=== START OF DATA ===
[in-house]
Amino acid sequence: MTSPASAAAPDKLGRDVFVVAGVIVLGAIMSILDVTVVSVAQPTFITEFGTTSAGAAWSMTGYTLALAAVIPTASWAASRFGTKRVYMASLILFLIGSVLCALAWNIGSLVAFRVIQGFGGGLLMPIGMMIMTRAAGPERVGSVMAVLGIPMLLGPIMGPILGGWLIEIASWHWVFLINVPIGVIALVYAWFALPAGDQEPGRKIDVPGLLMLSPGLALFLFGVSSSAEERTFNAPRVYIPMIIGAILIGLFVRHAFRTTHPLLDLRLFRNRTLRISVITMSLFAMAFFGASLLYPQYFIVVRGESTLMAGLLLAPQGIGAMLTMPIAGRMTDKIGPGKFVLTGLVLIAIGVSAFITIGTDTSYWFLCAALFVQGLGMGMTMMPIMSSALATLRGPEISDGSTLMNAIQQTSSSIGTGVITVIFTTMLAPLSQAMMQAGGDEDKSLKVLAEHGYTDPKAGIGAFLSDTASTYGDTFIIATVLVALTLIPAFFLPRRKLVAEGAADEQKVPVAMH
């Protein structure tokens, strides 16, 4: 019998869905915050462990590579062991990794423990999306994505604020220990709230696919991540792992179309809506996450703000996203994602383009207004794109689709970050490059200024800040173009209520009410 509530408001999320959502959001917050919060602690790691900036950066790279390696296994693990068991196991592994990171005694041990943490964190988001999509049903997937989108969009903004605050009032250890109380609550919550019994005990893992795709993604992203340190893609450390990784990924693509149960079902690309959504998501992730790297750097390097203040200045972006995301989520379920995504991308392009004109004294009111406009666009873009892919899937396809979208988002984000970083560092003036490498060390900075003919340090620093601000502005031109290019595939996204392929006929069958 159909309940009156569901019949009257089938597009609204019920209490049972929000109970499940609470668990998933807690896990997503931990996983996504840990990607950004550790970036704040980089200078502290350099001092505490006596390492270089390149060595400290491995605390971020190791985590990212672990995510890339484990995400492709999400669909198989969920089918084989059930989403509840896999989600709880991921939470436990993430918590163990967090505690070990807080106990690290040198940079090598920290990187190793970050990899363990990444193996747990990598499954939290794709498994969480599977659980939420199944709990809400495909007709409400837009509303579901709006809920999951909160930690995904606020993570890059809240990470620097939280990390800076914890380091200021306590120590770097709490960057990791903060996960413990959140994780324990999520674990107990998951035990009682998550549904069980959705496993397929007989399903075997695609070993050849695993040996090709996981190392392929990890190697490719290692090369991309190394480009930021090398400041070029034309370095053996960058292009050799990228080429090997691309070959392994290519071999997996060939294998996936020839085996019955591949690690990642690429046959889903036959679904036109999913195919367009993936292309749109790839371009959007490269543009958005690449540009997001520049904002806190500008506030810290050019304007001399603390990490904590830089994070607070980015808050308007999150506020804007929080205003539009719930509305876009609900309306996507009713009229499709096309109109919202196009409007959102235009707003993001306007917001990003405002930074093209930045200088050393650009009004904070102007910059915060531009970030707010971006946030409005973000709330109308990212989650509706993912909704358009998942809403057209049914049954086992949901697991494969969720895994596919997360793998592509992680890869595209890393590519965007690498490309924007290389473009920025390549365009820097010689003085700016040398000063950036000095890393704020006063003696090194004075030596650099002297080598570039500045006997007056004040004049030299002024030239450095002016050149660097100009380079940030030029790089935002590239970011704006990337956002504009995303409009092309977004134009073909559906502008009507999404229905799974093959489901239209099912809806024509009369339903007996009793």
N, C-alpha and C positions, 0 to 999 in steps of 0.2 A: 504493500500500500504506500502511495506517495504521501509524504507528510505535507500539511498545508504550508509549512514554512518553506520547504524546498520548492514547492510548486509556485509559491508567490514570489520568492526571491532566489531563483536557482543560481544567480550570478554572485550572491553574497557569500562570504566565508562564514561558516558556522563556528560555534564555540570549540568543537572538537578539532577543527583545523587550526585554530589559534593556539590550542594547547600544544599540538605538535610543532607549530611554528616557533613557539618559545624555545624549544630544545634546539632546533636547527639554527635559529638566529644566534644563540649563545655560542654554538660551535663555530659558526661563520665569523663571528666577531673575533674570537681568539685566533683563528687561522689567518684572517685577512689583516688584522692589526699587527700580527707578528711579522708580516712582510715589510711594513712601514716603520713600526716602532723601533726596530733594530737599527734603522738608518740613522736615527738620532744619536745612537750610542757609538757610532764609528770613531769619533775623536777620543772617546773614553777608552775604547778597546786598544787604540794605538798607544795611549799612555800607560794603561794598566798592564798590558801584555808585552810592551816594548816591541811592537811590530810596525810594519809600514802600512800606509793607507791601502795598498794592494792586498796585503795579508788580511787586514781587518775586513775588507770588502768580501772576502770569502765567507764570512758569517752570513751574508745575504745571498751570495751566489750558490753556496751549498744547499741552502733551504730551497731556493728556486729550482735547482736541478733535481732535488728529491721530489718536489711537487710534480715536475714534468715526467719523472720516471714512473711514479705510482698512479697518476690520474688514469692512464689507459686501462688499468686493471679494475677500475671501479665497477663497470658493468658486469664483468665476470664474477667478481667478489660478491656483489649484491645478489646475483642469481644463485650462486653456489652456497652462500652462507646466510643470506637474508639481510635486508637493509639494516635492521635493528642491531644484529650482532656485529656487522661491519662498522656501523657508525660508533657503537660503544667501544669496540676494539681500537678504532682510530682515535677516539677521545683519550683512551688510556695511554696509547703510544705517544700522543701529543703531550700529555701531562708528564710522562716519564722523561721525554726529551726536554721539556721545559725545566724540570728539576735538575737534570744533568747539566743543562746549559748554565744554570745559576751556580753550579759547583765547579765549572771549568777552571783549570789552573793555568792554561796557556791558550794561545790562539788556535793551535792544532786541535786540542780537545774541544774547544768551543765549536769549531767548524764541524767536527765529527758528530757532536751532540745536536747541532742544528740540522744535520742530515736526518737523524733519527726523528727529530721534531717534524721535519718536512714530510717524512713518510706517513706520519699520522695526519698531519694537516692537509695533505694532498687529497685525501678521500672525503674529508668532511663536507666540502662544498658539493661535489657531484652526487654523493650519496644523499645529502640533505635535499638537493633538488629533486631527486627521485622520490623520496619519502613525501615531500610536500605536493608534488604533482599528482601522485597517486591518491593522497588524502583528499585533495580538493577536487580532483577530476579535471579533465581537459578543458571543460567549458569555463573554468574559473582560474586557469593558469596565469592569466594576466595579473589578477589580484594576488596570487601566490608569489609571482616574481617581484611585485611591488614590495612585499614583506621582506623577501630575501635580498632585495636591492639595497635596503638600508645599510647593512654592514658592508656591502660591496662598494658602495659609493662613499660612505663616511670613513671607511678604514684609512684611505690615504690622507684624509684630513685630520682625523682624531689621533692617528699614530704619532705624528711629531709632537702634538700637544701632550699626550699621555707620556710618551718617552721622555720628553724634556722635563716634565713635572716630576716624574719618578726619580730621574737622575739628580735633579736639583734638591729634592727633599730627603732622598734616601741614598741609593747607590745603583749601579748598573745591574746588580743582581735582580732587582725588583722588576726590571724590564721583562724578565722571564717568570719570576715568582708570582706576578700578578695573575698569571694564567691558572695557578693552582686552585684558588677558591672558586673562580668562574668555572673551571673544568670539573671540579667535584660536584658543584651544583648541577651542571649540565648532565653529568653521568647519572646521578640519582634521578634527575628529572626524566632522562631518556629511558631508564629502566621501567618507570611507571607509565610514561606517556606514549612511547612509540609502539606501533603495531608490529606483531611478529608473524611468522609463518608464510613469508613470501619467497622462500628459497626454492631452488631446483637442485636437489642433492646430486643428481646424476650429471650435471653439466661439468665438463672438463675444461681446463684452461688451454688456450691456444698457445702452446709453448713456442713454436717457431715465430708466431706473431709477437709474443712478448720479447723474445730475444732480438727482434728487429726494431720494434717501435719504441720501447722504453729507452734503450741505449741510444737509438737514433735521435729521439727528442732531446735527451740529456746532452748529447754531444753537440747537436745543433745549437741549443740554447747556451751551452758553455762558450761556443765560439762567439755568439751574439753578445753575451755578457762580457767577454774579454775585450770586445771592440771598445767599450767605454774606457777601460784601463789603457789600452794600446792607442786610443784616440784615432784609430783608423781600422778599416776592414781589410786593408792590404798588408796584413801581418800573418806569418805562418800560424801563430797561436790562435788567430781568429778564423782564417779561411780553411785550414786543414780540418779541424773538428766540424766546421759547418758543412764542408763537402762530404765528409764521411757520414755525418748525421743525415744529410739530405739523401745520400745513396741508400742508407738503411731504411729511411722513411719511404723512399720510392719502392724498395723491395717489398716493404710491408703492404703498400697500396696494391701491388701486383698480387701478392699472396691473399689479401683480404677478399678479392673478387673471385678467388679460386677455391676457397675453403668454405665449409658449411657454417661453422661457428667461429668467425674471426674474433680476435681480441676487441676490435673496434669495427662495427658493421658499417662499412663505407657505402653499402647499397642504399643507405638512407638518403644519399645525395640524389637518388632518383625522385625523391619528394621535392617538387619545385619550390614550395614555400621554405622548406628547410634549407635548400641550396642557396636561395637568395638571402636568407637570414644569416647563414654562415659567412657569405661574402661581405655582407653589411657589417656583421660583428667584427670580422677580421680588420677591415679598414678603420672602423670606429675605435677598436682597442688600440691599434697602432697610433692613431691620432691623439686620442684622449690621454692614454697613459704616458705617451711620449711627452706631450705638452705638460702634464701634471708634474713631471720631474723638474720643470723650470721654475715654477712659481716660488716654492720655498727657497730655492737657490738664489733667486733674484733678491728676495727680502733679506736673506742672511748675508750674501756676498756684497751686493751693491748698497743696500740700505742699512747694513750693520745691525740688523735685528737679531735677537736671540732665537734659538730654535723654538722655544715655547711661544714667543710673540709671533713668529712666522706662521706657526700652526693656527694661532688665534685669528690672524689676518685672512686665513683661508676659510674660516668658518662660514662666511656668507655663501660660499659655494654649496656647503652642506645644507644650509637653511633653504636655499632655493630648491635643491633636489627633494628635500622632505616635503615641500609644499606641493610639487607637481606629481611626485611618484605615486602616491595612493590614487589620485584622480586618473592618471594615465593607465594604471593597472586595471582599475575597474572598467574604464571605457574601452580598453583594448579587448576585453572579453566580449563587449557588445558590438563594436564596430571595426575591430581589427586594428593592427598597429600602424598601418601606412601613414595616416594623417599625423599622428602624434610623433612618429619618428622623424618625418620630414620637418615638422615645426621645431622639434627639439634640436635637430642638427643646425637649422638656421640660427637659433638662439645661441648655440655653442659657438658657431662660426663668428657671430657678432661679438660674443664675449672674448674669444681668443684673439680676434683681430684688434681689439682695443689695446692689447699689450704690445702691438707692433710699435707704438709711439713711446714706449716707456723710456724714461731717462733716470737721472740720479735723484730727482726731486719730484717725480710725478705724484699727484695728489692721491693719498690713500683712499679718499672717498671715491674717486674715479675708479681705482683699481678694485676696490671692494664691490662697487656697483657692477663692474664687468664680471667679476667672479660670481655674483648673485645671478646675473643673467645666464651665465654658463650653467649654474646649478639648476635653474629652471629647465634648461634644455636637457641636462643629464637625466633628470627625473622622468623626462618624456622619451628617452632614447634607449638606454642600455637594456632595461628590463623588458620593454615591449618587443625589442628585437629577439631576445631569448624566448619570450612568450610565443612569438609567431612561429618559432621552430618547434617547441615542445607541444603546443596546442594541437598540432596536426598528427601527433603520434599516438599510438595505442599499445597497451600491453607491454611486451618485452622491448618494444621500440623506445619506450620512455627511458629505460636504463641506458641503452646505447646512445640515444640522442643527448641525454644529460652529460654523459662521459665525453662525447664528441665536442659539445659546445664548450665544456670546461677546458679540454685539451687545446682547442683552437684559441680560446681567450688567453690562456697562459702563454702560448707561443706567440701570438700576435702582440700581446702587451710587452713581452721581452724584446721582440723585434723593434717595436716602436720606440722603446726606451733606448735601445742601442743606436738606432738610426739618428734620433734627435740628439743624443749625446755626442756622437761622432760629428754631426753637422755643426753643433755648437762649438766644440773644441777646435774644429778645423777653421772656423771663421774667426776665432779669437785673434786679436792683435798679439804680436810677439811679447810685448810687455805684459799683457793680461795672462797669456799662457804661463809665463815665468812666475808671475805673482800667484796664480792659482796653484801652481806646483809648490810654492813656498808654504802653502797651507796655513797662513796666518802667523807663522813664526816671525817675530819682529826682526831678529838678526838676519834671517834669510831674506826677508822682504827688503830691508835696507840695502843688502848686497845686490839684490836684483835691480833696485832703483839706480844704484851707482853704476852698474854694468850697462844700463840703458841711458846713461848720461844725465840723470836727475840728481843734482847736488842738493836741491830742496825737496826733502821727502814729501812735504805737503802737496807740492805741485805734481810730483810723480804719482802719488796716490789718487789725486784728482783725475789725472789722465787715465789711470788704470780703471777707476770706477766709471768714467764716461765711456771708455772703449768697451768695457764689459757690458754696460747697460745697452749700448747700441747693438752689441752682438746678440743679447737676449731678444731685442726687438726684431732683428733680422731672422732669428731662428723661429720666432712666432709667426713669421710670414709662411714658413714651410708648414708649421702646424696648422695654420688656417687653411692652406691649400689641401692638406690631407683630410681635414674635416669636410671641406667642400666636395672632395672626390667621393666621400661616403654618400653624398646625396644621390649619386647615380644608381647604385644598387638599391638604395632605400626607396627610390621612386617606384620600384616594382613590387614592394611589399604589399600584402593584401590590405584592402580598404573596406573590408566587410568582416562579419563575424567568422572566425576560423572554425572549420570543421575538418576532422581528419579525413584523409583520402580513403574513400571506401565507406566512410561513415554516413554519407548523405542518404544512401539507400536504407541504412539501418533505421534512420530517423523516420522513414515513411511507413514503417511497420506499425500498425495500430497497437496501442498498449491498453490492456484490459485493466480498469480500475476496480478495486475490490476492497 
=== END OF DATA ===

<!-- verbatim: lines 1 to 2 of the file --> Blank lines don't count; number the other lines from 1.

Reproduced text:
[in-house]
Amino acid sequence: MTSPASAAAPDKLGRDVFVVAGVIVLGAIMSILDVTVVSVAQPTFITEFGTTSAGAAWSMTGYTLALAAVIPTASWAASRFGTKRVYMASLILFLIGSVLCALAWNIGSLVAFRVIQGFGGGLLMPIGMMIMTRAAGPERVGSVMAVLGIPMLLGPIMGPILGGWLIEIASWHWVFLINVPIGVIALVYAWFALPAGDQEPGRKIDVPGLLMLSPGLALFLFGVSSSAEERTFNAPRVYIPMIIGAILIGLFVRHAFRTTHPLLDLRLFRNRTLRISVITMSLFAMAFFGASLLYPQYFIVVRGESTLMAGLLLAPQGIGAMLTMPIAGRMTDKIGPGKFVLTGLVLIAIGVSAFITIGTDTSYWFLCAALFVQGLGMGMTMMPIMSSALATLRGPEISDGSTLMNAIQQTSSSIGTGVITVIFTTMLAPLSQAMMQAGGDEDKSLKVLAEHGYTDPKAGIGAFLSDTASTYGDTFIIATVLVALTLIPAFFLPRRKLVAEGAADEQKVPVAMH